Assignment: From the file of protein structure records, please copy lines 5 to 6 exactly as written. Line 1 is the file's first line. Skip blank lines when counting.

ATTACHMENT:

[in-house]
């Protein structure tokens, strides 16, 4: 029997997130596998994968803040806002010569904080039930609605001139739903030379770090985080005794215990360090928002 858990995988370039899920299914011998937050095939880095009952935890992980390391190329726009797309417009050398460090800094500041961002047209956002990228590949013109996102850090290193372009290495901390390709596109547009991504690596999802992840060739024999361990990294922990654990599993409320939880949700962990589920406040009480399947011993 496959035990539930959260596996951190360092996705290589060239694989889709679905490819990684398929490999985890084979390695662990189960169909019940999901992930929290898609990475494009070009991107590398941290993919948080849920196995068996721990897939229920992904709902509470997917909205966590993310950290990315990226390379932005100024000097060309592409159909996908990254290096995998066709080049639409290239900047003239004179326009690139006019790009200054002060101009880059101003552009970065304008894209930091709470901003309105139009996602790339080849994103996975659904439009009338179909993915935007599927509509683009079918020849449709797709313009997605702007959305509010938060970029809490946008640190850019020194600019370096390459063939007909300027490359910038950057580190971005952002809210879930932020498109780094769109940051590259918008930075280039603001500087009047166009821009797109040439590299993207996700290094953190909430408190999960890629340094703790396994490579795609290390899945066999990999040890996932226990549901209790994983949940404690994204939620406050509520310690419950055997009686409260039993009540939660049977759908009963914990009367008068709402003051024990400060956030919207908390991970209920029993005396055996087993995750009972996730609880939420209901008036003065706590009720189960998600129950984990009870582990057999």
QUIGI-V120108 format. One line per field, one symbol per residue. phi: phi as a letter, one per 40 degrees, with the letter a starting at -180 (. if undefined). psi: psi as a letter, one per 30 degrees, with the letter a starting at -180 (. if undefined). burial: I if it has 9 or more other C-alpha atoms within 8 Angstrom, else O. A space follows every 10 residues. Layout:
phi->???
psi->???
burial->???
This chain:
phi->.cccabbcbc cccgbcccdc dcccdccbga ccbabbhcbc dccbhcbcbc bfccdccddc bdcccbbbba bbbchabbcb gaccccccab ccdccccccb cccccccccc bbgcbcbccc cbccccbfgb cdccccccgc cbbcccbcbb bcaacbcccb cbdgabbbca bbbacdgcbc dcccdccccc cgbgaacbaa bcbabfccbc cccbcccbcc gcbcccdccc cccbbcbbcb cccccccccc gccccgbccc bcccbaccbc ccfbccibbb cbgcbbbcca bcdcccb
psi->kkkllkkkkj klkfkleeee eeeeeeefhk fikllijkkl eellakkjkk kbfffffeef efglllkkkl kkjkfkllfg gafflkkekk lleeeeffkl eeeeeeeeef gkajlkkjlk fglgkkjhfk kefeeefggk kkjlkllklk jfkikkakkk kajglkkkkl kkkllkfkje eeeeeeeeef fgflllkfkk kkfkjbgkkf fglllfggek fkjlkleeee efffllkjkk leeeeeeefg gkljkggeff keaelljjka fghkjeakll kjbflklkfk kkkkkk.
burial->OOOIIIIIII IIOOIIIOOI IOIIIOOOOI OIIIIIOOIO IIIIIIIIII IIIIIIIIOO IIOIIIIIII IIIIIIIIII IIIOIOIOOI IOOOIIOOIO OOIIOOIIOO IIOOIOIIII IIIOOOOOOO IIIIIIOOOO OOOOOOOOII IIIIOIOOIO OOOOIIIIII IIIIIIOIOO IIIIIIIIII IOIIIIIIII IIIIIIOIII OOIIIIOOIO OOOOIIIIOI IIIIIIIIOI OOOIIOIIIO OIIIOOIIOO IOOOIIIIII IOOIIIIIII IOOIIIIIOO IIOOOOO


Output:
psi->???
burial->???